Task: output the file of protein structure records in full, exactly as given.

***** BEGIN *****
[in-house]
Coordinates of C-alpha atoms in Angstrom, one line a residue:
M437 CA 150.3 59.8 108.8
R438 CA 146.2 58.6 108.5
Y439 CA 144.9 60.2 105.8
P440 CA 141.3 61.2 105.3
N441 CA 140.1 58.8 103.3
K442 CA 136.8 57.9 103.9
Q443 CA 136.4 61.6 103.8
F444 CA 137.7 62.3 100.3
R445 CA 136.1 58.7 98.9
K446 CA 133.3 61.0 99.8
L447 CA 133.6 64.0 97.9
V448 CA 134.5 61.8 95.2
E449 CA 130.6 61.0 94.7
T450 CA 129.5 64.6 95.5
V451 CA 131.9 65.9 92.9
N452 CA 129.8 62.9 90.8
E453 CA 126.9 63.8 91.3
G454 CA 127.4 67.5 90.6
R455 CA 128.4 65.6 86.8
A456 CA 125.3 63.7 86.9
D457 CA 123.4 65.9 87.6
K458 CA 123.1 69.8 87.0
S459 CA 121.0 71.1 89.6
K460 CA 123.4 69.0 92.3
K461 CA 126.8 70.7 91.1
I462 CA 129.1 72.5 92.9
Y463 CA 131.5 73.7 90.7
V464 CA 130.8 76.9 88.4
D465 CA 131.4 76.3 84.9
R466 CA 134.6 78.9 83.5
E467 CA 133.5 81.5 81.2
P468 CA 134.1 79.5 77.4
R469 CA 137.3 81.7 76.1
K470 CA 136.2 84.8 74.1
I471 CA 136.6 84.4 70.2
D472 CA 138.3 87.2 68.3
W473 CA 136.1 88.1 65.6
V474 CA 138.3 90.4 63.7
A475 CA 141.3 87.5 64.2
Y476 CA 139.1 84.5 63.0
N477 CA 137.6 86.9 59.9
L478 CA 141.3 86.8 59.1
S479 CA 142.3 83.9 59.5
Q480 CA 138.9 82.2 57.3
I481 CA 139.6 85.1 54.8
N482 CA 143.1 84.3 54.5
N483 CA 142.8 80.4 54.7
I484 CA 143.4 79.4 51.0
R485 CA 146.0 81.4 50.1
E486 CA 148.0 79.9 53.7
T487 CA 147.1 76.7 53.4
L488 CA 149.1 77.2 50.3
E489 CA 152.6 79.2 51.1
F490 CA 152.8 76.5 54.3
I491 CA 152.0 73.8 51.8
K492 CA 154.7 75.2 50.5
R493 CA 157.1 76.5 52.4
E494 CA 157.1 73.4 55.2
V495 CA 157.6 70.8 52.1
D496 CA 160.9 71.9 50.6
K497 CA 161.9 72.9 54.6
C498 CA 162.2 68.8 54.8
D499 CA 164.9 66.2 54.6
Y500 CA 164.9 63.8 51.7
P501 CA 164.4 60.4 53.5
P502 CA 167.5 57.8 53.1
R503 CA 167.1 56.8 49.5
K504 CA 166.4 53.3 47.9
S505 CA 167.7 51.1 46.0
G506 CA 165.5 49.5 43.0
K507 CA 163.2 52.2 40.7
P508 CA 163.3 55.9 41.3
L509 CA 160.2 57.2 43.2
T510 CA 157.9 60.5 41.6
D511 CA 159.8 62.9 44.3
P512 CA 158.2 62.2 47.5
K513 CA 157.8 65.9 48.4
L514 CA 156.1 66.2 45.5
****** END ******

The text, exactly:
[in-house]
Coordinates of C-alpha atoms in Angstrom, one line a residue:
M437 CA 150.3 59.8 108.8
R438 CA 146.2 58.6 108.5
Y439 CA 144.9 60.2 105.8
P440 CA 141.3 61.2 105.3
N441 CA 140.1 58.8 103.3
K442 CA 136.8 57.9 103.9
Q443 CA 136.4 61.6 103.8
F444 CA 137.7 62.3 100.3
R445 CA 136.1 58.7 98.9
K446 CA 133.3 61.0 99.8
L447 CA 133.6 64.0 97.9
V448 CA 134.5 61.8 95.2
E449 CA 130.6 61.0 94.7
T450 CA 129.5 64.6 95.5
V451 CA 131.9 65.9 92.9
N452 CA 129.8 62.9 90.8
E453 CA 126.9 63.8 91.3
G454 CA 127.4 67.5 90.6
R455 CA 128.4 65.6 86.8
A456 CA 125.3 63.7 86.9
D457 CA 123.4 65.9 87.6
K458 CA 123.1 69.8 87.0
S459 CA 121.0 71.1 89.6
K460 CA 123.4 69.0 92.3
K461 CA 126.8 70.7 91.1
I462 CA 129.1 72.5 92.9
Y463 CA 131.5 73.7 90.7
V464 CA 130.8 76.9 88.4
D465 CA 131.4 76.3 84.9
R466 CA 134.6 78.9 83.5
E467 CA 133.5 81.5 81.2
P468 CA 134.1 79.5 77.4
R469 CA 137.3 81.7 76.1
K470 CA 136.2 84.8 74.1
I471 CA 136.6 84.4 70.2
D472 CA 138.3 87.2 68.3
W473 CA 136.1 88.1 65.6
V474 CA 138.3 90.4 63.7
A475 CA 141.3 87.5 64.2
Y476 CA 139.1 84.5 63.0
N477 CA 137.6 86.9 59.9
L478 CA 141.3 86.8 59.1
S479 CA 142.3 83.9 59.5
Q480 CA 138.9 82.2 57.3
I481 CA 139.6 85.1 54.8
N482 CA 143.1 84.3 54.5
N483 CA 142.8 80.4 54.7
I484 CA 143.4 79.4 51.0
R485 CA 146.0 81.4 50.1
E486 CA 148.0 79.9 53.7
T487 CA 147.1 76.7 53.4
L488 CA 149.1 77.2 50.3
E489 CA 152.6 79.2 51.1
F490 CA 152.8 76.5 54.3
I491 CA 152.0 73.8 51.8
K492 CA 154.7 75.2 50.5
R493 CA 157.1 76.5 52.4
E494 CA 157.1 73.4 55.2
V495 CA 157.6 70.8 52.1
D496 CA 160.9 71.9 50.6
K497 CA 161.9 72.9 54.6
C498 CA 162.2 68.8 54.8
D499 CA 164.9 66.2 54.6
Y500 CA 164.9 63.8 51.7
P501 CA 164.4 60.4 53.5
P502 CA 167.5 57.8 53.1
R503 CA 167.1 56.8 49.5
K504 CA 166.4 53.3 47.9
S505 CA 167.7 51.1 46.0
G506 CA 165.5 49.5 43.0
K507 CA 163.2 52.2 40.7
P508 CA 163.3 55.9 41.3
L509 CA 160.2 57.2 43.2
T510 CA 157.9 60.5 41.6
D511 CA 159.8 62.9 44.3
P512 CA 158.2 62.2 47.5
K513 CA 157.8 65.9 48.4
L514 CA 156.1 66.2 45.5